Transfer Factors

Transfer Factors

What are transfer factors and how do they work?


Soon after giving birth, female mammals produce colostrum, which is a milk-like substance that jump-starts a newborn's immune system. Researchers now believe that the benefits of colostrum don't necessarily end there. If you have a compromised immune system or are just looking for a boost to your healthy immune system, colostrum may be the jump-start you need to fight infection or immune-related chronic diseases such as cancer.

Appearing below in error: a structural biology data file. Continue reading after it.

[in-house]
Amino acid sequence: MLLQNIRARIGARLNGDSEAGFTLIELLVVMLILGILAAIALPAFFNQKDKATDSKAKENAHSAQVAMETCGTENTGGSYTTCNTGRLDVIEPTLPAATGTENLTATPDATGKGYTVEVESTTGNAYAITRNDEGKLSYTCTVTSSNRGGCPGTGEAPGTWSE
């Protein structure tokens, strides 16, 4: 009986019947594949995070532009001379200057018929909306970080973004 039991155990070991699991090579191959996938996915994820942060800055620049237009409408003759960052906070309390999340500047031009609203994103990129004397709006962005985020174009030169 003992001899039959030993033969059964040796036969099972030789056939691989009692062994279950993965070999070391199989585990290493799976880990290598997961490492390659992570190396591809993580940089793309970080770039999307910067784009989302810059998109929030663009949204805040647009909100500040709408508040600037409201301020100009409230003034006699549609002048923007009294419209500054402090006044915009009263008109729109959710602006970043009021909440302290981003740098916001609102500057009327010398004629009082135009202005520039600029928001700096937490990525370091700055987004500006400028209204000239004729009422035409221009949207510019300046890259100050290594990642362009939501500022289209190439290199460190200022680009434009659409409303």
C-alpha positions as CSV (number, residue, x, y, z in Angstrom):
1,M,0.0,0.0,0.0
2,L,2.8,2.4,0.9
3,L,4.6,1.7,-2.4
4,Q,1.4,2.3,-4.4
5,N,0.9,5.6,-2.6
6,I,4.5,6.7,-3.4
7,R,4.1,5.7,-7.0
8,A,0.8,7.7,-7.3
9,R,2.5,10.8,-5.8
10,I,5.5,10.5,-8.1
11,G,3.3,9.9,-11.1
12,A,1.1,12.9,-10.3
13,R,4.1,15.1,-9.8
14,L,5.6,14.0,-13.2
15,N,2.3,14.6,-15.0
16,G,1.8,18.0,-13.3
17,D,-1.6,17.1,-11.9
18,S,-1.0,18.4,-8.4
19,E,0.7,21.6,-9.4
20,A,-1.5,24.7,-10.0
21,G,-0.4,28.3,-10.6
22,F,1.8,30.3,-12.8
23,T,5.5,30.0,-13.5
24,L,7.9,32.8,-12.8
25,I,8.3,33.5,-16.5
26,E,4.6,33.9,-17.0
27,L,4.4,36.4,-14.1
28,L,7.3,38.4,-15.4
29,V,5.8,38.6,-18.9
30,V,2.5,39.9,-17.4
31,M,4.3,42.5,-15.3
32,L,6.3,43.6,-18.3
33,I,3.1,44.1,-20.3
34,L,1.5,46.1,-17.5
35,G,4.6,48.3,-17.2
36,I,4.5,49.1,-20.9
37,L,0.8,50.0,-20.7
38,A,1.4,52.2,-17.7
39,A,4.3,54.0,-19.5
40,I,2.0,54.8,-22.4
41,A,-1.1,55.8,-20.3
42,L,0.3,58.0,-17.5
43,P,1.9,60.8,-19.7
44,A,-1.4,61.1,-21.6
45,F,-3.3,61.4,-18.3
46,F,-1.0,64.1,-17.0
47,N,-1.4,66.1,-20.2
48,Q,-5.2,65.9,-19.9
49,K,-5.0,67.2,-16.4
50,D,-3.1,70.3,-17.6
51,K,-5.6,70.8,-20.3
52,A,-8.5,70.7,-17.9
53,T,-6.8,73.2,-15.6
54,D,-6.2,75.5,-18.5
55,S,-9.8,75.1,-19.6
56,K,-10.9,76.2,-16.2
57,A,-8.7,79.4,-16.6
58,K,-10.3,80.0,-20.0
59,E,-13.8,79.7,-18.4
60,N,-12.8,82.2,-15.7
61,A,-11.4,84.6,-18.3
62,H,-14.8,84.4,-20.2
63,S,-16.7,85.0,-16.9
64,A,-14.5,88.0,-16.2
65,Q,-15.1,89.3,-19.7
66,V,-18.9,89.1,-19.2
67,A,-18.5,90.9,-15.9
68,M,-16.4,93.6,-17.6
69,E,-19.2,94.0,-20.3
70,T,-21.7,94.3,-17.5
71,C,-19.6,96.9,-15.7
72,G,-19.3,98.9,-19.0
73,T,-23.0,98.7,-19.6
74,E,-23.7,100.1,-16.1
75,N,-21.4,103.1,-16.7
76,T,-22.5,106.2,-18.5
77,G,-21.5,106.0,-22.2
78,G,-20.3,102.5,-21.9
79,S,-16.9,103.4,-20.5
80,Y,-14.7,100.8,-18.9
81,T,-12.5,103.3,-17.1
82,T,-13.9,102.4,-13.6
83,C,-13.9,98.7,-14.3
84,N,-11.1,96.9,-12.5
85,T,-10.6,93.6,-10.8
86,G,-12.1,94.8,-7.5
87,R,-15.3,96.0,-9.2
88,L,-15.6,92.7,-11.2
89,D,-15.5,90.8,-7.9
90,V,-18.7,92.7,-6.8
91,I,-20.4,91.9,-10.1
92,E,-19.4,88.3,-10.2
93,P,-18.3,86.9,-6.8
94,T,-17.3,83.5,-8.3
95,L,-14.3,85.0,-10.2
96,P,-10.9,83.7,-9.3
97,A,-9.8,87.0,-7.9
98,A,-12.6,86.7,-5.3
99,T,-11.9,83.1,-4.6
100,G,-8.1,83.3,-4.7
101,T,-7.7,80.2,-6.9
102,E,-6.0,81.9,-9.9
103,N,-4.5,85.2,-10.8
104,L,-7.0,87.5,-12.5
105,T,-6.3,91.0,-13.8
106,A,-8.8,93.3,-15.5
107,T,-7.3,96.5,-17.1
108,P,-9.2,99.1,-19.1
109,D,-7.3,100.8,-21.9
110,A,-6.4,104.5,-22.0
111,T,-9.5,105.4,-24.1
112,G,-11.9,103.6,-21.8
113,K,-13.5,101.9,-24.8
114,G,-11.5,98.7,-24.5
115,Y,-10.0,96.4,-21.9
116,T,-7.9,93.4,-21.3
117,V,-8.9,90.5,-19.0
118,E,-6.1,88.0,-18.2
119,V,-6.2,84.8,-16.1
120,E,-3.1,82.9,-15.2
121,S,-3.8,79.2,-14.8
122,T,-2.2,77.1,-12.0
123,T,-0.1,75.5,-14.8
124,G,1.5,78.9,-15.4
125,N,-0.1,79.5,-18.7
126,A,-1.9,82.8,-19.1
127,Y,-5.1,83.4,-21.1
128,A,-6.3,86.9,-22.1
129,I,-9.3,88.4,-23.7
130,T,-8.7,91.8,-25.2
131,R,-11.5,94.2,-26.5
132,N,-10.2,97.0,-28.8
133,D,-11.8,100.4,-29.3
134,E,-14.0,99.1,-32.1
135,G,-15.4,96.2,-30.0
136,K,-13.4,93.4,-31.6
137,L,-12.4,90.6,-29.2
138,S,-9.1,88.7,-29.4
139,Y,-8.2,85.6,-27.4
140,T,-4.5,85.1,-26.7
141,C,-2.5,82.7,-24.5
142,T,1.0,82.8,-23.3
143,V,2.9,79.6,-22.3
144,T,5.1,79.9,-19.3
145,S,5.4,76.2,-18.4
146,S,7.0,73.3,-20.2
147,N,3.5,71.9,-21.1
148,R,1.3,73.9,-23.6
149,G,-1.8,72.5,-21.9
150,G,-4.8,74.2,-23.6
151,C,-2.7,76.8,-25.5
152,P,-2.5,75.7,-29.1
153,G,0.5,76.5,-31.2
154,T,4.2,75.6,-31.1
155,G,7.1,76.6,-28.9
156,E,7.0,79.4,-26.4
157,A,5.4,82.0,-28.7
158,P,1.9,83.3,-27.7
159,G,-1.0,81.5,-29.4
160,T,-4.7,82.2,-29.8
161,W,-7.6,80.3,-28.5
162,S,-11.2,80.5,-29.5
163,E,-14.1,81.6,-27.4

Transfer Factor is a set of messaging molecules that convey immune information within an individual's immune system. Nature also uses transfer factor to carry immune information from one individual's immune system to another individual. This in fact is how it got its name: by being the factor that transferred immunity from one person to another. Transfer factors are the primary communications used by the immune system to defend against harmful microbial threats. Transfer factors are small molecules that occur naturally in all mammals and are passed from mother to newborn through the mother's first milk called colostrum. By transferring information from cell to cell, transfer factors serve as "teachers" to the cells, ensuring a strong immune system capable of surviving, even thriving, in its new environment.

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